Starting Commercial

Discussion in 'Lawn Mowing' started by ABY, Jan 13, 2003.

  1. ABY

    ABY LawnSite Member
    Posts: 3

    I started my lawn maintenance and landscape company 10 months ago. I inherited five employees from a previous company that shut down. I also paid them to convert their existing accounts to my new company. I started with 35 high end residential homes. I now have 60 homes. I have never worked in this business before now. I was a corporate officer in a publicly traded company for the last ten years before I was laid off. The company I inherited the employees from did my landscaping two years ago. It looked like a good business after spending the money I did on our own home.

    My challenge is learning the business. While I thought I knew how to mow a lawn, I did not know very much of anything. I am blessed with wonderful employees who have been trained for the last fifteen years on how to do it right.

    However, it seems I cannot do more than breakeven. While I had start up cost with new equipment, trailers, and trucks, my expenses seem to go up right with my revenues. I'm starting to believe that I need a mix of commercial accounts to make a profit.

    Any words of advice for me to step into the commercial side? I do annual contracts for my residential clients. The bidding process has been difficult for me because of the learning curve. I suspect the commercial bidding process will be more difficult.
  2. beasleyslawn

    beasleyslawn LawnSite Member
    Posts: 4

    there are plus signs to commercial accounts and they have there negitive signs. i have been in the business for 6 years and started by doing residential yards and then 3 years ago i went commerical and residential. plus signs are that they pay more money and are usually year around contracts but your residential will make you or break you. the negitive signs are sometimes they will pay you quicker than other times.
  3. curry

    curry LawnSite Member
    Posts: 211

    Do you really need 5 employees for 60 accounts? I would think you would see a bigger profit if you cut a couple of them with that amount of accounts.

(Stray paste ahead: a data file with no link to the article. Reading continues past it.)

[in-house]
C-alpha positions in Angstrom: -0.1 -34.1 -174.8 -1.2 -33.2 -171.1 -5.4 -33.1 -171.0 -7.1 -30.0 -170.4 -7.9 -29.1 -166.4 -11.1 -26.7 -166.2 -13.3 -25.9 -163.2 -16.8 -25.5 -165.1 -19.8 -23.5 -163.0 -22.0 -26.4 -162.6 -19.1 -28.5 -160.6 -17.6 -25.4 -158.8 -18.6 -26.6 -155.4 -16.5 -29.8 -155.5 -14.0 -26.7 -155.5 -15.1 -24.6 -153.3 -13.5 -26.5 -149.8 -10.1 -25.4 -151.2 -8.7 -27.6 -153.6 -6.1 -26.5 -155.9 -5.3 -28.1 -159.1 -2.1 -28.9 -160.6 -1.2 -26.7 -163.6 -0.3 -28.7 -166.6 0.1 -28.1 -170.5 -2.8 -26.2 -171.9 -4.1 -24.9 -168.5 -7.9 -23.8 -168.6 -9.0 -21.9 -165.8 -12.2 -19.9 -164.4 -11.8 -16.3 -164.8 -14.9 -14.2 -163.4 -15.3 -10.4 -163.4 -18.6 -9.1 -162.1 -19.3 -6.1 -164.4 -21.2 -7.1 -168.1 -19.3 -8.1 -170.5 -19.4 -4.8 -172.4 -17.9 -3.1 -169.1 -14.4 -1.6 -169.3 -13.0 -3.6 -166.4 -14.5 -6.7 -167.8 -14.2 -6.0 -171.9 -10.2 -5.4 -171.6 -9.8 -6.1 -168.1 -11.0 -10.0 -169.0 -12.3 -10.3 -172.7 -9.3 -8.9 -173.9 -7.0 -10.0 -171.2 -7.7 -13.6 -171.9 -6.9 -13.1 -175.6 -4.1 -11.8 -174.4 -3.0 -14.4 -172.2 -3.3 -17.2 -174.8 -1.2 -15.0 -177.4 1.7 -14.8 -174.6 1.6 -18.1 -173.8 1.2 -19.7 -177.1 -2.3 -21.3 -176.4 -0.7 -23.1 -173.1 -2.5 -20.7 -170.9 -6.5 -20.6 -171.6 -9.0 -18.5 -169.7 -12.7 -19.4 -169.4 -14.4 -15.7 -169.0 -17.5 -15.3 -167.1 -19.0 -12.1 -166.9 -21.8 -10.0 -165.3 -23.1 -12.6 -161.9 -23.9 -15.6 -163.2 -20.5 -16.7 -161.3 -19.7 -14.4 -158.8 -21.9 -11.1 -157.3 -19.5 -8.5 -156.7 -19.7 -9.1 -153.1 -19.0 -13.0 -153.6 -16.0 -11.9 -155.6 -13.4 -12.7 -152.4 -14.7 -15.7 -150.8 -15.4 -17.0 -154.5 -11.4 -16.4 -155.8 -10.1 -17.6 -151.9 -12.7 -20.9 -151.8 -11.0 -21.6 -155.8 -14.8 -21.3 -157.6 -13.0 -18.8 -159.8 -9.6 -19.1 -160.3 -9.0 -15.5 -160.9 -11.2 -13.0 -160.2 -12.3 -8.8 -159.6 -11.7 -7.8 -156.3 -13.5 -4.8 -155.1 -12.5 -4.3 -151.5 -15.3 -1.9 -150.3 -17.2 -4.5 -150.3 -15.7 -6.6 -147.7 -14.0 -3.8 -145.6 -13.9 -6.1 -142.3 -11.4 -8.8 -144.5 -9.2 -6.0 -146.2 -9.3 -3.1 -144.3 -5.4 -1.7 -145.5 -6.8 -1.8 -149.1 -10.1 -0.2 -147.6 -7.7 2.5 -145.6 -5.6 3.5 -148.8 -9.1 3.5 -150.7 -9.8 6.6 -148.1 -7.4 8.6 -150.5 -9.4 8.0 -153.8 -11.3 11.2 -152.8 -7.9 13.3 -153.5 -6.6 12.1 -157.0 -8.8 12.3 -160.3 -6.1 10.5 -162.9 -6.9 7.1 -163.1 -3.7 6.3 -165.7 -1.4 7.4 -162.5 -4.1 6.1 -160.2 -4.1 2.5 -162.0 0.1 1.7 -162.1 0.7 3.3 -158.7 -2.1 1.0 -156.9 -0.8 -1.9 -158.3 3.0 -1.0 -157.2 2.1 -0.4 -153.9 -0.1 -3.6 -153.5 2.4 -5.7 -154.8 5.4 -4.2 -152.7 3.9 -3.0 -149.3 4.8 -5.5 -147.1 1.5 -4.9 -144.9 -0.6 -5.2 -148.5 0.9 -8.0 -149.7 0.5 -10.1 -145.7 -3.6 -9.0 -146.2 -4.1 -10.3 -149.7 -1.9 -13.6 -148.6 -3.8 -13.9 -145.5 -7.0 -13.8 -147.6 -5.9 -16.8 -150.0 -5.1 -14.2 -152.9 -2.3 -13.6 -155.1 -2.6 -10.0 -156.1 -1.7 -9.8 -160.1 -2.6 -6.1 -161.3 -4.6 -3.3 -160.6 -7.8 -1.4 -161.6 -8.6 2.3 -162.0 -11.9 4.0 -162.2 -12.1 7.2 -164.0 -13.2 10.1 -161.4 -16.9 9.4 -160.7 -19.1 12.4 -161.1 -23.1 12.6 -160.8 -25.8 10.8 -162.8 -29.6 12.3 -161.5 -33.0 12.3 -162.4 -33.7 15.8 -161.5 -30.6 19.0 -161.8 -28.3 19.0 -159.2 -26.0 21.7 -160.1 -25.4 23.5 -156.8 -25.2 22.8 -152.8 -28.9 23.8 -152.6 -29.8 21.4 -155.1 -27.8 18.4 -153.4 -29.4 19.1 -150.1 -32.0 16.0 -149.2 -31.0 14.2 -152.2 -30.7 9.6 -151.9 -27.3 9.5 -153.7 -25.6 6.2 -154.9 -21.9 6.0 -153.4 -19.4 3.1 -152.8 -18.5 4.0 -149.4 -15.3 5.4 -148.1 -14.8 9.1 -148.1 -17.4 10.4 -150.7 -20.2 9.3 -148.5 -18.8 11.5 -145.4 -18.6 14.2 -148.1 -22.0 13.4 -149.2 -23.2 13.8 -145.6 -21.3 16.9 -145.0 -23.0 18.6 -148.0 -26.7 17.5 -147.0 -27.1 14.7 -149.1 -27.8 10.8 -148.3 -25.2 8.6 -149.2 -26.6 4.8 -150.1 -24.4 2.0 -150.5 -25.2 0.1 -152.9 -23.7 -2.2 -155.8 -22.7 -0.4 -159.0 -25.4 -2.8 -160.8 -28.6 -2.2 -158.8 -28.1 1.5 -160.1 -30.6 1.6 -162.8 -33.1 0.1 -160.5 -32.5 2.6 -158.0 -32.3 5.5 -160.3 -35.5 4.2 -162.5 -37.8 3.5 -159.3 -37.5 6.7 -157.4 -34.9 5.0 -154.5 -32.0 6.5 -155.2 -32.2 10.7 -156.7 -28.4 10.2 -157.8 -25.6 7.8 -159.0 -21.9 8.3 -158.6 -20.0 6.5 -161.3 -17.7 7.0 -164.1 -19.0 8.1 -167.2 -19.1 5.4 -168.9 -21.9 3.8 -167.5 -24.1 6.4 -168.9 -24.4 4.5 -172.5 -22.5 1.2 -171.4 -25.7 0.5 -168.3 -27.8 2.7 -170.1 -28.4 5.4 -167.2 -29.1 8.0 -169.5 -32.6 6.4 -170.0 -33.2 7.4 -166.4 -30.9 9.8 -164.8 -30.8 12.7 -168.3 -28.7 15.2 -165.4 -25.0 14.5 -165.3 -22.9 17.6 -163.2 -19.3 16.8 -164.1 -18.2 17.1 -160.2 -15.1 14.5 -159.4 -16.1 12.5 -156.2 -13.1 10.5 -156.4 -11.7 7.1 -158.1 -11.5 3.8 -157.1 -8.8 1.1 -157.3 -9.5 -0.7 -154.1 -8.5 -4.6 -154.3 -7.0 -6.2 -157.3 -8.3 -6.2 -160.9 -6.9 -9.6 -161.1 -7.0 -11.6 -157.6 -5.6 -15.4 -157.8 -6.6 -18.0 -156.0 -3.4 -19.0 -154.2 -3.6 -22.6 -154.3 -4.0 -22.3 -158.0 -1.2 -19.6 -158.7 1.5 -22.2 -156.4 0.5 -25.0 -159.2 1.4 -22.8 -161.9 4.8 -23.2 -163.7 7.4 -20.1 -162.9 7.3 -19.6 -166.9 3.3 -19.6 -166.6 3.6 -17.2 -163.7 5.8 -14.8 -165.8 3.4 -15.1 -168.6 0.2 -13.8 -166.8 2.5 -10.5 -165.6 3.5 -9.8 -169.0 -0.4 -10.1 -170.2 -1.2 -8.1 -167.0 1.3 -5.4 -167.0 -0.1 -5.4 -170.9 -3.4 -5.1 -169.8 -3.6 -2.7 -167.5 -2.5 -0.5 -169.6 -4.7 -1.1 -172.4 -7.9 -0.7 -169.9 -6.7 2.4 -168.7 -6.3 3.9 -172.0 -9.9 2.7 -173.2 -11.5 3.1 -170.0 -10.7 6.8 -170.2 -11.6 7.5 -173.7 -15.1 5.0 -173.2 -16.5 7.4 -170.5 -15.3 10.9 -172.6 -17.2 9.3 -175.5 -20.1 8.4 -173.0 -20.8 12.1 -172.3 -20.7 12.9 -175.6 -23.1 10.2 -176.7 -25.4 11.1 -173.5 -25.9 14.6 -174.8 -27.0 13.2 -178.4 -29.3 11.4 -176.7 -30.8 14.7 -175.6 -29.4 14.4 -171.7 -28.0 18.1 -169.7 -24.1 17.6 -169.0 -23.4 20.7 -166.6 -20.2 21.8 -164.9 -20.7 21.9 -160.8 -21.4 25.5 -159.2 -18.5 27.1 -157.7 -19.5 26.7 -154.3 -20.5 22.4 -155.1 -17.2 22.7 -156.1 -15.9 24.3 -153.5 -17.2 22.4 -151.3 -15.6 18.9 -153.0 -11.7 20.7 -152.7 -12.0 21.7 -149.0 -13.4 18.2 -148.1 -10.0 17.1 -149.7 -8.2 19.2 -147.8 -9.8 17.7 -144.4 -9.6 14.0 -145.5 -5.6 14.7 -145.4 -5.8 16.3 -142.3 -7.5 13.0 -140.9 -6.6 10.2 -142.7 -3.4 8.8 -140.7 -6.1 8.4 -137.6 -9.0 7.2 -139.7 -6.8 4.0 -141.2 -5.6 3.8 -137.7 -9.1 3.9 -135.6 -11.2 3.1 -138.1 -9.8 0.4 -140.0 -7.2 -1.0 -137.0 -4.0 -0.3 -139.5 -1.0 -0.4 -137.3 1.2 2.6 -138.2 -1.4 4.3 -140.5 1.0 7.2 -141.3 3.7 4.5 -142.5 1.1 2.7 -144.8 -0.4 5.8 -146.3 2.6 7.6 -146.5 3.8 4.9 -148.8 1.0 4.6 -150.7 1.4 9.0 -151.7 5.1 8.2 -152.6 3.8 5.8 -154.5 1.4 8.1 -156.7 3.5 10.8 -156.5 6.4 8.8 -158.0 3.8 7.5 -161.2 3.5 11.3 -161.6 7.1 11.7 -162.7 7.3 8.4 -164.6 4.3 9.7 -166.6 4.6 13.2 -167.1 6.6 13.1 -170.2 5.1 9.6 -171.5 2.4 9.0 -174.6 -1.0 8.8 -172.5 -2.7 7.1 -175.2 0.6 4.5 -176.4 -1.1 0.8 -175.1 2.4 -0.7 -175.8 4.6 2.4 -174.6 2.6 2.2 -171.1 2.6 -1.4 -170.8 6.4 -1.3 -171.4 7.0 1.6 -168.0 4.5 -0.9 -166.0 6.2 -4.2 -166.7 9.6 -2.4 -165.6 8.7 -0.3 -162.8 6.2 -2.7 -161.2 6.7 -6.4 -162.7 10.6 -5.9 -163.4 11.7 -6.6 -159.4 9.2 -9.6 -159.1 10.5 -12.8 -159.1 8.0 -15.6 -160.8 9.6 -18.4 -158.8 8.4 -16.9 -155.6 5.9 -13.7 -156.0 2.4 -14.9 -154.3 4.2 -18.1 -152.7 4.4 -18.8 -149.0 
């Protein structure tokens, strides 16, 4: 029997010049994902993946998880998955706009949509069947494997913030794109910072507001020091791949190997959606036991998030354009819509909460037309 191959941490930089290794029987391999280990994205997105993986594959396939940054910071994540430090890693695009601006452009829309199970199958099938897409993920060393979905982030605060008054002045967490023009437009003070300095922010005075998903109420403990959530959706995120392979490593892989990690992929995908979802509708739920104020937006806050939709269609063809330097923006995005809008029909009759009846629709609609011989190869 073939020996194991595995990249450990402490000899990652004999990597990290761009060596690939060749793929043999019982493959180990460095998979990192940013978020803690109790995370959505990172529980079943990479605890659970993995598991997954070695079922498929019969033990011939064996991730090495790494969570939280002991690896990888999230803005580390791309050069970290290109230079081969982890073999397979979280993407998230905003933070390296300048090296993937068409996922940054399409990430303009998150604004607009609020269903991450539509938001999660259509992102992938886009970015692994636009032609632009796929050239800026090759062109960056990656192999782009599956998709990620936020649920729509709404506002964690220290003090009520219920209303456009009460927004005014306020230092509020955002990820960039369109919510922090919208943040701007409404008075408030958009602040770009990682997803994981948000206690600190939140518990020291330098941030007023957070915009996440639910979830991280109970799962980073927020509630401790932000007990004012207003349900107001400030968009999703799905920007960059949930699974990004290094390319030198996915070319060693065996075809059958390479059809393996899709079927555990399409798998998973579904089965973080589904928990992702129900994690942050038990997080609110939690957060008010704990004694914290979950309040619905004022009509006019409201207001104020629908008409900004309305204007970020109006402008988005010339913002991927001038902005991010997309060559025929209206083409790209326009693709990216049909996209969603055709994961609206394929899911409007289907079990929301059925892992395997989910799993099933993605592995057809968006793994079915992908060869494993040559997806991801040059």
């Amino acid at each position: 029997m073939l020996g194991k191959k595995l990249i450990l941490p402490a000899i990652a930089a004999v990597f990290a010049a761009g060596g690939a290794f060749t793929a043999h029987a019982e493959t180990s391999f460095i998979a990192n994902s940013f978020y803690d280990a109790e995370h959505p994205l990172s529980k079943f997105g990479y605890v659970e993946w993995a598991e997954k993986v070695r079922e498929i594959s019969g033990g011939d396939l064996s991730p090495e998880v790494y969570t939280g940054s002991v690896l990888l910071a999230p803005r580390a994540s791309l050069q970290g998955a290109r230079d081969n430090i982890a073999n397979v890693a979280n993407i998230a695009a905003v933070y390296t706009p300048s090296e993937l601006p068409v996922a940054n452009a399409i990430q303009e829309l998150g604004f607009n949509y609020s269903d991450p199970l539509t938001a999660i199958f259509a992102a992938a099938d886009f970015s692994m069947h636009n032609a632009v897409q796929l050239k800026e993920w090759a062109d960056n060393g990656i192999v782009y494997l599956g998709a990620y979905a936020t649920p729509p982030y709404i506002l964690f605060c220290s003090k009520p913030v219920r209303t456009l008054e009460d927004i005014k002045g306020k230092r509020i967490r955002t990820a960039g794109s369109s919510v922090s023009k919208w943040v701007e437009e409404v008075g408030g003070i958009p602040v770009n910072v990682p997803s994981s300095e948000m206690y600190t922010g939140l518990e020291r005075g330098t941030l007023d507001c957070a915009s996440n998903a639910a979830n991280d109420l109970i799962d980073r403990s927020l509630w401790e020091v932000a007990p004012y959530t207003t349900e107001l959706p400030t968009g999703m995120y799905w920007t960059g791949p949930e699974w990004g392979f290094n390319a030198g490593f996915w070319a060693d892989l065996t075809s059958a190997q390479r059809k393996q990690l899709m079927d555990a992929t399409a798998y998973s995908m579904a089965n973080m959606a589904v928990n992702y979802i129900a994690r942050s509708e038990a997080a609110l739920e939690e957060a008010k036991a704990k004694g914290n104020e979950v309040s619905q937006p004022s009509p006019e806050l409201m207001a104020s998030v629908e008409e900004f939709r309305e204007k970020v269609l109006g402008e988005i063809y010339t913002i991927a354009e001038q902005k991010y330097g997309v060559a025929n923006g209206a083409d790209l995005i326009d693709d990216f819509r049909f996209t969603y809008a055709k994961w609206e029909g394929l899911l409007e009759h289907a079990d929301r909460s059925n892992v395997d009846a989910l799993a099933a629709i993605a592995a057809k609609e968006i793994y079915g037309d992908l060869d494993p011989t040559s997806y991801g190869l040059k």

4. rodfather

    rodfather LawnSite Fanatic
    Posts: 9,501

    I agree. Do you need 5 employees to take care of 60 (even if they are large) homes? 2 or 3 I would think should be enough.

    As for money going in one hand and out the other, there will always be times that you feel that way (especially start up time in the Spring). And 10 months is not a long time to be in business, too.

    The commercial "learning curve" is not much different than handling residentials. Commercial accounts are more financially-minded with different needs and issues (insurance, w/c, etc.).
  5. IBGreen

    IBGreen LawnSite Senior Member
    Posts: 726

    One guy on a mower, one guy on a trimmer, one guy with a blower and picking up is all you need. There should only be three at a time on residential accounts.
  6. greenman

    greenman LawnSite Addict
    Posts: 1,405

    And that would be a larger property,IMO. Two guys would be sufficient.
  7. Gravely_Man

    Gravely_Man LawnSite Silver Member
    Posts: 2,076

    Please give us some additional info on these "high end residential homes" as to what services you are providing and how many square feet of turf.

  8. bubble boy

    bubble boy LawnSite Bronze Member
    Posts: 1,020

    so true, been crunching my spring numbers for a while...always interesting.

    going commercial won't help your bottom line. in either market it's possible to profit, since your in res. i would try to turn things around rather than open up a whole new set of potentially unprofitable accts.

    if you were willing to give us some details and numbers we might be able to give you some ideas on how to turn it around
  9. lawncare3

    lawncare3 LawnSite Bronze Member
    Posts: 1,981

    I agree you can two guys using 52"ers and then they both trim and blow @ the end. 1 arce = 15-20 min with a 2 guy crew
  10. GraZZmaZter

    GraZZmaZter LawnSite Senior Member
    Posts: 740

    60 accounts could be serviced by 1 person if set up right. Now depending on what the clients needs it will alter. You definately have way too many people on the payroll for your size business.

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